There are always a handful of interesting prospects that catch scouts eyes in rounds later than the first. This article will take a look at some prospects in rounds two, three and four. The players in these rounds tend to have a good overall quality to their game, but one or two intriguing features. These players are not as skilled all around as the players typically taken in the first round. This is not to say that there aren’t players taken in the first round who have just one or two skills that are “freakish.” This is not an article highlighting players that will be later round starters, but those who could contribute in their first year.
Logan Thomas, QB, Virginia Tech – Thomas has a great build for a quarterback (6’6”, 248 lbs). He also has a fantastic arm, but his red flag is how wildly inaccurate his arm is. Thomas also had a shaky career while at Virginia Tech. If a team isn’t in dire need for a quarterback to play day one Thomas will be an intriguing option. There will be quarterback coaches around the league banging the table for their general manager to take Thomas for them to mold. Don’t be surprised to see Thomas go as high as the second round.
Jared Abbrederis, WR, Wisconsin – If you’re favorite team is looking for a refined route runner with very good hands, look no further than Jared Abbrederis of Wisconsin. Once a walk on at Wisconsin, Abbrederis worked his way up to becoming Wisconsin’s number one receiver. One of the top corners in this draft, Bradley Roby, was carved up by Abbrederis’ route running ability to the tune of 200 plus yards and a touchdown. Jared Abbrederis reminds me of Miami Dolphins receiver Brian Hartline. Hartline is one of the best number two receivers in the game, and Abbrederis could fill a similar role in a few years.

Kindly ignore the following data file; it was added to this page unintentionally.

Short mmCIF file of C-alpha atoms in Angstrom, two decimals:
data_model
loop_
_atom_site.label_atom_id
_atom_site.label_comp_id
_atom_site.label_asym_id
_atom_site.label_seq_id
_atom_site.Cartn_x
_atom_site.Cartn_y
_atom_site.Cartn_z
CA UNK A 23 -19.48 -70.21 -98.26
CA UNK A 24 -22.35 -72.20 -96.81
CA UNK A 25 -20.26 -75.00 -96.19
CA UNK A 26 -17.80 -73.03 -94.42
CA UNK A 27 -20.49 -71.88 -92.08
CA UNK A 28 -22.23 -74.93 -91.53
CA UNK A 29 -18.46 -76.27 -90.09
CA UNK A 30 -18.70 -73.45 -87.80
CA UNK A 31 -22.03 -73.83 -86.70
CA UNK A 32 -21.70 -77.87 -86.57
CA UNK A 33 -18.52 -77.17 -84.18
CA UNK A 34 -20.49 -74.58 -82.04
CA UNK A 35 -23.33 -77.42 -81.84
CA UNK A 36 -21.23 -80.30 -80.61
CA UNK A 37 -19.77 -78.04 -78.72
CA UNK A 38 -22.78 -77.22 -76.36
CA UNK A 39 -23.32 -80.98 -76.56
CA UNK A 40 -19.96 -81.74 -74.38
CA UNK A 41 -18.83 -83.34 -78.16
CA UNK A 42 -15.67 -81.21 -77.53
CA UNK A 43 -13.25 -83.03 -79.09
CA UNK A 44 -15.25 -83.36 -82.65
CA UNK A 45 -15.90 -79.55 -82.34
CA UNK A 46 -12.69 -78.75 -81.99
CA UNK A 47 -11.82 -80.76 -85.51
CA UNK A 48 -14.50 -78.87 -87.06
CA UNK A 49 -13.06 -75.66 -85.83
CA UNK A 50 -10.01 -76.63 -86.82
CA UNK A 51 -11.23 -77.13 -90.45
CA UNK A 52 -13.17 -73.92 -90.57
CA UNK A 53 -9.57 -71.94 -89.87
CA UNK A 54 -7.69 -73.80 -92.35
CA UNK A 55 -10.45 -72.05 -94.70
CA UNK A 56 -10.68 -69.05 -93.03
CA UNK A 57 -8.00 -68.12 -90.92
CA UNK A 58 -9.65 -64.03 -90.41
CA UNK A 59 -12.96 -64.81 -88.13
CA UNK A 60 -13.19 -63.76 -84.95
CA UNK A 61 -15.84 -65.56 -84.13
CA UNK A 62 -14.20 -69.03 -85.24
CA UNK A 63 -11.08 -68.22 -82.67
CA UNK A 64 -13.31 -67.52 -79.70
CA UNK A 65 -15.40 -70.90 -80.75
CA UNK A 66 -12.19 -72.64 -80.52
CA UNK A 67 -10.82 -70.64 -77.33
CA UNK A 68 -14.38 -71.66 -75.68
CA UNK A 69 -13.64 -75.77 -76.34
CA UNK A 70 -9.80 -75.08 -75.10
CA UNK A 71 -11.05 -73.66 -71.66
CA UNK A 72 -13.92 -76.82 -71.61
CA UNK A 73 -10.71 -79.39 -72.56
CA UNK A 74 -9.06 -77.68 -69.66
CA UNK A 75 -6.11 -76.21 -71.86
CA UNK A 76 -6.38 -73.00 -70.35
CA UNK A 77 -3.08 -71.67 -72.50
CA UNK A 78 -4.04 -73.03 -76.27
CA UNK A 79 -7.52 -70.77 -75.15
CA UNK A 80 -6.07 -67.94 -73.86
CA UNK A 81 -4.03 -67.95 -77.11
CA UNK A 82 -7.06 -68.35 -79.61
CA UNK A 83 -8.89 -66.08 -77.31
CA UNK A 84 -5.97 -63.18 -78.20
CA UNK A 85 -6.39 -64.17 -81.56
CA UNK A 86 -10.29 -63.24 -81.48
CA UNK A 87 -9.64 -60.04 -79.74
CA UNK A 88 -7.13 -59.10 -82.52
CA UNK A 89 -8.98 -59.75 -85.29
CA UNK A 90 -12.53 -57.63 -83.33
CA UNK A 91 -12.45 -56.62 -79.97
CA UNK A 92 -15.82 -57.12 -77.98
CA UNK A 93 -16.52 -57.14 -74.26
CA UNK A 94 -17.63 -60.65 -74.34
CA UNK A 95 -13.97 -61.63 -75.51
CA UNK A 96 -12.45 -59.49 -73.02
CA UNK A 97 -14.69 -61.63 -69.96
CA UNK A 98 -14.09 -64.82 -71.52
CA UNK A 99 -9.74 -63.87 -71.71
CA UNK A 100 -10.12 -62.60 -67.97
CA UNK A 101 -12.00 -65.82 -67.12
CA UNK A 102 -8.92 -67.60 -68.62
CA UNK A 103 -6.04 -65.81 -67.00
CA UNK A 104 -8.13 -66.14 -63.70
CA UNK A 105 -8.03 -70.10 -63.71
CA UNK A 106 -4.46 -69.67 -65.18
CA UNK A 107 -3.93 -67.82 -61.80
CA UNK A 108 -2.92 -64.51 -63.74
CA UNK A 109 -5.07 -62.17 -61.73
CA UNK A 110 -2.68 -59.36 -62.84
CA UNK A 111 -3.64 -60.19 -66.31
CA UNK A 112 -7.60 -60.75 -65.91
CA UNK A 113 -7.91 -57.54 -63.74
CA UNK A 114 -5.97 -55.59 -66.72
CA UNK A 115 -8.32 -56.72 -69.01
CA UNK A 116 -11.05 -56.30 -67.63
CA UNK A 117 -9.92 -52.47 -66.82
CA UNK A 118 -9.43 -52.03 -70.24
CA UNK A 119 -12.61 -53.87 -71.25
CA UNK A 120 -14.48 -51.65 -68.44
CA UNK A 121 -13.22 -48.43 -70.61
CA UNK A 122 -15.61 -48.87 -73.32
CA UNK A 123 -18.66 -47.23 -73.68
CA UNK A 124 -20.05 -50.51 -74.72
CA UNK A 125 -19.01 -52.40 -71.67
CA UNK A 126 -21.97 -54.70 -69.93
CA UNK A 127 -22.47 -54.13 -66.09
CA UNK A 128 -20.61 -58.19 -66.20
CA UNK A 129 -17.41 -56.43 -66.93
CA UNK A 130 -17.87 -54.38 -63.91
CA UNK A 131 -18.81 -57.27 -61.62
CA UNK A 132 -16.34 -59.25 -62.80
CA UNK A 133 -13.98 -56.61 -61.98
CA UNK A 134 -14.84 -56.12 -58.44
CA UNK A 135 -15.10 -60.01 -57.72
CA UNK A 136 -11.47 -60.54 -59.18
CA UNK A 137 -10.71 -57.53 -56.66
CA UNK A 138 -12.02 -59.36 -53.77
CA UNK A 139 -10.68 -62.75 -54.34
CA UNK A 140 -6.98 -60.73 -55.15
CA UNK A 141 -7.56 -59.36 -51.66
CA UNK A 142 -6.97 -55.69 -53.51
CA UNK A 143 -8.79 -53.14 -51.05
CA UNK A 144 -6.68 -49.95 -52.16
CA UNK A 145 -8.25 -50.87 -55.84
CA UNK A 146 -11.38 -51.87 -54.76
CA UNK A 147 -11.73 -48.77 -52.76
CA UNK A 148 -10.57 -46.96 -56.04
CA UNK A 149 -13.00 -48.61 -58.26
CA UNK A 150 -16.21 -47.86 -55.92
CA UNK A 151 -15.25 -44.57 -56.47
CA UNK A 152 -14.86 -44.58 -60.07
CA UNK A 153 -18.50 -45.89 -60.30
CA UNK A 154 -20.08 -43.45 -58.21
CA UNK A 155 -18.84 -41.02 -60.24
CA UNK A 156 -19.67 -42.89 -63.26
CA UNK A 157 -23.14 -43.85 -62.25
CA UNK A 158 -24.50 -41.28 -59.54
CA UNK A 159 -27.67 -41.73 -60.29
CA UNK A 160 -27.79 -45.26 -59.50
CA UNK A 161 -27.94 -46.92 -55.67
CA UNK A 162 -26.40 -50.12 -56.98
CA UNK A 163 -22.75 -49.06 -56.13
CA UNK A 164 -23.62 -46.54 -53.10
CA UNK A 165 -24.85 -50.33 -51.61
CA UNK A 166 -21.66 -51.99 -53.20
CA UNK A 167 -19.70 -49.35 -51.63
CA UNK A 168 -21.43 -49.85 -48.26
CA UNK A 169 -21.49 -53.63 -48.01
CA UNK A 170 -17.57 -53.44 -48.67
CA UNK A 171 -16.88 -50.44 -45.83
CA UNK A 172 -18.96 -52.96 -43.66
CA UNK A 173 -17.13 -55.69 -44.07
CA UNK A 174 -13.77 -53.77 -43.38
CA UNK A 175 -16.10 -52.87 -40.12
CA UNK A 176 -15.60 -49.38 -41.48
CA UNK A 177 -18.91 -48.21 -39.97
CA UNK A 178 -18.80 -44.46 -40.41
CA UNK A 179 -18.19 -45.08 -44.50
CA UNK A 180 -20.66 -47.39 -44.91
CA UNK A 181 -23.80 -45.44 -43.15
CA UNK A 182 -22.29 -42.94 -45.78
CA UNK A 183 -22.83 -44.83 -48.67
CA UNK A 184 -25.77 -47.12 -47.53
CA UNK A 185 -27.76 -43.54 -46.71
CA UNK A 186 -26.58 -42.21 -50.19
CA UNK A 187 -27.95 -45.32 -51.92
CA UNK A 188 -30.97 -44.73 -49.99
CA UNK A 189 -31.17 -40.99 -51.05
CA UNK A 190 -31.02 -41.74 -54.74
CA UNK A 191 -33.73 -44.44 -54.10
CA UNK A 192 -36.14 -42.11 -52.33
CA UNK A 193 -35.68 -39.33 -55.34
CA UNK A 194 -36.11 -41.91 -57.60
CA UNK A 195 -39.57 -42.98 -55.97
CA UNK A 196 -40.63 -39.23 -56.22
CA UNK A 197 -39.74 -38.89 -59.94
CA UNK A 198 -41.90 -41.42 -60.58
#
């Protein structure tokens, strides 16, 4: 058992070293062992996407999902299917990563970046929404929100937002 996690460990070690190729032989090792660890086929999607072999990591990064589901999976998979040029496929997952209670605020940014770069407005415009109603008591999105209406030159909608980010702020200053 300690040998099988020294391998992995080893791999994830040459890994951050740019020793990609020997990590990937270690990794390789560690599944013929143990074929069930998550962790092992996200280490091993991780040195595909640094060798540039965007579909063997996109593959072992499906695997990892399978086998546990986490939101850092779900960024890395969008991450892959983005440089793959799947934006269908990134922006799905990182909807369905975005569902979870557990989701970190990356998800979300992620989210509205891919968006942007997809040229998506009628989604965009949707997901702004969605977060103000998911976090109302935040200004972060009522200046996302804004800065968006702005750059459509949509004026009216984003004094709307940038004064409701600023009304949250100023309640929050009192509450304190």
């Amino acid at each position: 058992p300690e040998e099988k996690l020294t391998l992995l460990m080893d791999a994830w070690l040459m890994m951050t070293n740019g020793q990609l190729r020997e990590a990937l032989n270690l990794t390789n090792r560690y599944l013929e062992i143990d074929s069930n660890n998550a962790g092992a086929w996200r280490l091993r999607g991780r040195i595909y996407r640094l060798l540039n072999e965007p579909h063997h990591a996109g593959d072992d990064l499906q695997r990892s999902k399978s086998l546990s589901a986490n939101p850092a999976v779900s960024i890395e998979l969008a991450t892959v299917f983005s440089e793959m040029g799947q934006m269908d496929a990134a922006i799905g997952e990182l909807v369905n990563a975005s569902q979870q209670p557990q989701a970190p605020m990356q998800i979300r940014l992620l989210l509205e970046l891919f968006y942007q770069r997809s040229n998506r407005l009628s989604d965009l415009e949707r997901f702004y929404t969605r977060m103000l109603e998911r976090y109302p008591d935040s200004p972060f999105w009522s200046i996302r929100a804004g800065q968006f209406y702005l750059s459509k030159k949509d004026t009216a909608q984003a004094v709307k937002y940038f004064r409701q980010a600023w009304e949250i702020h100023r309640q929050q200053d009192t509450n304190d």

Billy Turner, OT, NDSU – NDSU is division one FCS so Turner didn’t face much elite talent, but he has a natural flow in the trenches. He needs to play a little more explosive and lower his pad height. Turner is pretty light on his feet for a 6’5”, 315 pound tackle. He is probably best suited on the right side, but could play left if a team feels he is ready. He’s a rare FCS player who could step in and contribute in his rookie season.
Marcus Smith, DE/OLB, Louisville – Smith is flying under-the-radar, but will make some team very happy. His rushing abilities will allow him to function in a 3-4 or a 4-3 scheme. Smith has an explosive first step, and a great mix of body control and agility to match it. The downside to his playing style is that he will need to improve his strength to improve his run stopping ability.
Keith McGill, CB, Utah – McGill may be destined for Seattle at 6’3”, 211 pounds. His size may even allow him to make a switch to free safety. He has rare size mixed with good ability, but he isn’t eye catching in his overall athleticism. McGill will be a solid matchup against bigger receivers, but may have problems with speedier receivers if he can’t get a hand on them at the line. Former 6’3” corner from Utah Sean Smith had some success in the NFL, so that will help McGill’s cause.